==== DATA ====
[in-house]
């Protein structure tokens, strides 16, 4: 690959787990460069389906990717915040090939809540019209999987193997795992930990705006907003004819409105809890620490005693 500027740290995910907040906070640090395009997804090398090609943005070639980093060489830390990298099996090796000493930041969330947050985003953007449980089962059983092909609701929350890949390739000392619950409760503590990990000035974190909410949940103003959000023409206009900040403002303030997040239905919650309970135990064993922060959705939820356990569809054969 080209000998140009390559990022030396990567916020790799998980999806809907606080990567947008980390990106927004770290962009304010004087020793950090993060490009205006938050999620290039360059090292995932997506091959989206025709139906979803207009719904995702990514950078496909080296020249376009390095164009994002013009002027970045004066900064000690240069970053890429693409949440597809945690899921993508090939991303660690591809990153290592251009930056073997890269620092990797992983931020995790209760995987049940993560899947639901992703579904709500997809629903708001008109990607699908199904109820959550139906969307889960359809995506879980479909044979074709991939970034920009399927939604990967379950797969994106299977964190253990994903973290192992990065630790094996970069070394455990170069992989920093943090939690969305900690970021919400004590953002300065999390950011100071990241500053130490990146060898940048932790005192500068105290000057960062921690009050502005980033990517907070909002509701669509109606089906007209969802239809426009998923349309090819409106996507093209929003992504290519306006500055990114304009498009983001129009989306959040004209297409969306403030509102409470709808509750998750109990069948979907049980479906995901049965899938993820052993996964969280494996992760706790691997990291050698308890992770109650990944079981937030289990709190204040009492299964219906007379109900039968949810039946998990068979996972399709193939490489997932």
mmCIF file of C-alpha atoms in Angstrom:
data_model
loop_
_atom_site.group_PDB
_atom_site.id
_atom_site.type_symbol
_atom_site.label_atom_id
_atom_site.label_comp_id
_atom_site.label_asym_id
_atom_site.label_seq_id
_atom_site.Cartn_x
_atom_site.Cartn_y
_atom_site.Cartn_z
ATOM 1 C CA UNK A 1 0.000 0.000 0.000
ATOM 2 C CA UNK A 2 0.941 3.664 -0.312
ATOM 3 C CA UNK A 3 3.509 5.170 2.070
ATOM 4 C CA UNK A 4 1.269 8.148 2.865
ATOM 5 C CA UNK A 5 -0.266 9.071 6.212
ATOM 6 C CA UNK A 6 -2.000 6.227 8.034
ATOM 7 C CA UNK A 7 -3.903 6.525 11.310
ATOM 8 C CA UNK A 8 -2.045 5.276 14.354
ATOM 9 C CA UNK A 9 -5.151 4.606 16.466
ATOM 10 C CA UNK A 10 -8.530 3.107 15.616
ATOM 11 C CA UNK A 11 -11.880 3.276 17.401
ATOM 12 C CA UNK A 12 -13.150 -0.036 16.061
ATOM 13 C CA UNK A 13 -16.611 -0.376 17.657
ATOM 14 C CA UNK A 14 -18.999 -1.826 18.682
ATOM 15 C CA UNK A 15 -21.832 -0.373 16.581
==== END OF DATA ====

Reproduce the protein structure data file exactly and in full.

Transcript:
[in-house]
């Protein structure tokens, strides 16, 4: 690959787990460069389906990717915040090939809540019209999987193997795992930990705006907003004819409105809890620490005693 500027740290995910907040906070640090395009997804090398090609943005070639980093060489830390990298099996090796000493930041969330947050985003953007449980089962059983092909609701929350890949390739000392619950409760503590990990000035974190909410949940103003959000023409206009900040403002303030997040239905919650309970135990064993922060959705939820356990569809054969 080209000998140009390559990022030396990567916020790799998980999806809907606080990567947008980390990106927004770290962009304010004087020793950090993060490009205006938050999620290039360059090292995932997506091959989206025709139906979803207009719904995702990514950078496909080296020249376009390095164009994002013009002027970045004066900064000690240069970053890429693409949440597809945690899921993508090939991303660690591809990153290592251009930056073997890269620092990797992983931020995790209760995987049940993560899947639901992703579904709500997809629903708001008109990607699908199904109820959550139906969307889960359809995506879980479909044979074709991939970034920009399927939604990967379950797969994106299977964190253990994903973290192992990065630790094996970069070394455990170069992989920093943090939690969305900690970021919400004590953002300065999390950011100071990241500053130490990146060898940048932790005192500068105290000057960062921690009050502005980033990517907070909002509701669509109606089906007209969802239809426009998923349309090819409106996507093209929003992504290519306006500055990114304009498009983001129009989306959040004209297409969306403030509102409470709808509750998750109990069948979907049980479906995901049965899938993820052993996964969280494996992760706790691997990291050698308890992770109650990944079981937030289990709190204040009492299964219906007379109900039968949810039946998990068979996972399709193939490489997932």
mmCIF file of C-alpha atoms in Angstrom:
data_model
loop_
_atom_site.group_PDB
_atom_site.id
_atom_site.type_symbol
_atom_site.label_atom_id
_atom_site.label_comp_id
_atom_site.label_asym_id
_atom_site.label_seq_id
_atom_site.Cartn_x
_atom_site.Cartn_y
_atom_site.Cartn_z
ATOM 1 C CA UNK A 1 0.000 0.000 0.000
ATOM 2 C CA UNK A 2 0.941 3.664 -0.312
ATOM 3 C CA UNK A 3 3.509 5.170 2.070
ATOM 4 C CA UNK A 4 1.269 8.148 2.865
ATOM 5 C CA UNK A 5 -0.266 9.071 6.212
ATOM 6 C CA UNK A 6 -2.000 6.227 8.034
ATOM 7 C CA UNK A 7 -3.903 6.525 11.310
ATOM 8 C CA UNK A 8 -2.045 5.276 14.354
ATOM 9 C CA UNK A 9 -5.151 4.606 16.466
ATOM 10 C CA UNK A 10 -8.530 3.107 15.616
ATOM 11 C CA UNK A 11 -11.880 3.276 17.401
ATOM 12 C CA UNK A 12 -13.150 -0.036 16.061
ATOM 13 C CA UNK A 13 -16.611 -0.376 17.657
ATOM 14 C CA UNK A 14 -18.999 -1.826 18.682
ATOM 15 C CA UNK A 15 -21.832 -0.373 16.581